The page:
PORTLAND, Ore. (KOIN) — As Oregon prepares to lift indoor mask mandates by March 31, the state is also planning to launch voluntary digital COVID-19 vaccine cards, which would allow residents the option to prove vaccination status using just their cell phones.
The Oregon Health Authority began developing the optional digital vaccine verification tool in early December, though the program has largely flown under the radar.
The tool, which is closely modeled after those rolled out in California and Washington, would grant Oregonians a digital option to verify vaccination status, in addition to the CDC-approved paper vaccine cards.
Similar to the Washington model, the OHA pilot program would prompt opt-in residents to provide their name, birth date and contact information, along with a security password and pin to confirm and match State immunization records.
According to OHA, once vaccination status is confirmed, the user would be notified with a link to their corresponding digital vaccine card and state-approved digital QR (or quick-response) code.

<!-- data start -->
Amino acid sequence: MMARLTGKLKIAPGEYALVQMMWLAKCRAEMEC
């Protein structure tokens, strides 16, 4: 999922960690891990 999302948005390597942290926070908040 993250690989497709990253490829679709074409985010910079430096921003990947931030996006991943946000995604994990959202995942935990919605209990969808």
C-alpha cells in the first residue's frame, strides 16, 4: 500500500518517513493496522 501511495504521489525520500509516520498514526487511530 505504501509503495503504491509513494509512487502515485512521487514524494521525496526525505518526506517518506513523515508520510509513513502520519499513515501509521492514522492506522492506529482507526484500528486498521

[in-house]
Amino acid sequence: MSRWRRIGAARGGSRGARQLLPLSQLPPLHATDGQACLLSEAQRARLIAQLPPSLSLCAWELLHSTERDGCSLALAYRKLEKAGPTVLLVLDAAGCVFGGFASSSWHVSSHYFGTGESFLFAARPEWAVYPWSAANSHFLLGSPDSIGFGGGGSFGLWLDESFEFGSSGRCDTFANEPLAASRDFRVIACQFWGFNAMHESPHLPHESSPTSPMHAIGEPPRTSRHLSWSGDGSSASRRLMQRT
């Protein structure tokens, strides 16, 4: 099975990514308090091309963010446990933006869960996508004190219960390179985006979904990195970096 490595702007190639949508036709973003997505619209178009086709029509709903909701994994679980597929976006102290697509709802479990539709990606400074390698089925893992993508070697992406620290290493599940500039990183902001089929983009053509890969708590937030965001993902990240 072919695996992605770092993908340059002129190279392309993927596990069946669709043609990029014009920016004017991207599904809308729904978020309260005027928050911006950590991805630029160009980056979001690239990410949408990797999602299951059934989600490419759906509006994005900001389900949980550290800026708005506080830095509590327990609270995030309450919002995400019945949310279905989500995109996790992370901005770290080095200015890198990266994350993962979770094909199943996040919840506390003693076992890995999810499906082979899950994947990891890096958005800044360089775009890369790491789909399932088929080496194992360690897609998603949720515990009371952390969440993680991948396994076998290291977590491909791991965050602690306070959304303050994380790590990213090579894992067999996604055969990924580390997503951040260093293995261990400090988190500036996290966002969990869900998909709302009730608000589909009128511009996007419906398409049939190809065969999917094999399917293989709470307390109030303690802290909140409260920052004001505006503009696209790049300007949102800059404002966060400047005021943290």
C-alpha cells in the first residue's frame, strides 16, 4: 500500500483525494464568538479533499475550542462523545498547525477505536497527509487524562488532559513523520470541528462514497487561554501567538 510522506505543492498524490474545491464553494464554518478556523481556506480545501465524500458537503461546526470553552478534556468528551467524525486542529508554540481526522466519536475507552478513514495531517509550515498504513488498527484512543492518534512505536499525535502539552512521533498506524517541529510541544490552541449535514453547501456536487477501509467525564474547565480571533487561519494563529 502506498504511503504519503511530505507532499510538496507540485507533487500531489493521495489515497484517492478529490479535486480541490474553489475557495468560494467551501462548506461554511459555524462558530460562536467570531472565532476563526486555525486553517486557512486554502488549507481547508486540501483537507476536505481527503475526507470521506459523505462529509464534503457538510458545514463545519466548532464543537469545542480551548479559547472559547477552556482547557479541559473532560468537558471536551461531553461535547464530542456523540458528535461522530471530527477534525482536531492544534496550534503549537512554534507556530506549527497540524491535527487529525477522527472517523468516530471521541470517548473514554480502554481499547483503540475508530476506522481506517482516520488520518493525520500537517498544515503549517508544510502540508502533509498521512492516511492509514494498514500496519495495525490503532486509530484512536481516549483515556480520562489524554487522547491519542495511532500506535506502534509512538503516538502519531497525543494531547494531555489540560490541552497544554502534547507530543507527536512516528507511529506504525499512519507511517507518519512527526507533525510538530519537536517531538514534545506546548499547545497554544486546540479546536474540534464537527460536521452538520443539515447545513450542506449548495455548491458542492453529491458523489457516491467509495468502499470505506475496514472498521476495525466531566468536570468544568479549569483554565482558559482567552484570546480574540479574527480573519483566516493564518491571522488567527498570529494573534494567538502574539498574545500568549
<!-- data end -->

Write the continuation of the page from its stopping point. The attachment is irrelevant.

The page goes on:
KOIN 6 News reached out to OHA for an update on the program roll-out and received the following response:
“OHA is still testing this tool, which will be available for free to anyone in Oregon who received a COVID-19 vaccine,” OHA Lead Communications Officer Jonathan Modie said.
The agency previously said the tool would be available to all Oregonians who received a vaccine, regardless of whether the vaccination was recorded in their electronic health records or not. According to OHA, the tool was primarily designed to increase equity, especially for residents who received a vaccine through a pop-up clinic and may not have had their online records updated.
During a recent press conference OHA Director, Patrick Allen said, “What we’re trying to do is provide that same easy capability to people who don’t have easy access to an electronic health record.”
OHA did not provide an exact date for the roll-out but told KOIN 6 News they plan to officially launch the tool by late March.
“It’ll be an electronic means for people in Oregon to share their vaccination status with businesses that ask for proof of verification,” Modie stated. “And will be completely voluntary.”
According to OHA, the digital QR code should be an accepted, valid form of vaccine verification at most Oregon businesses, restaurants and events.
OHA told KOIN 6 News it is still too early for residents to opt-in for the program, but they plan to announce digital vaccine card sign-ups when the tool becomes available to the public.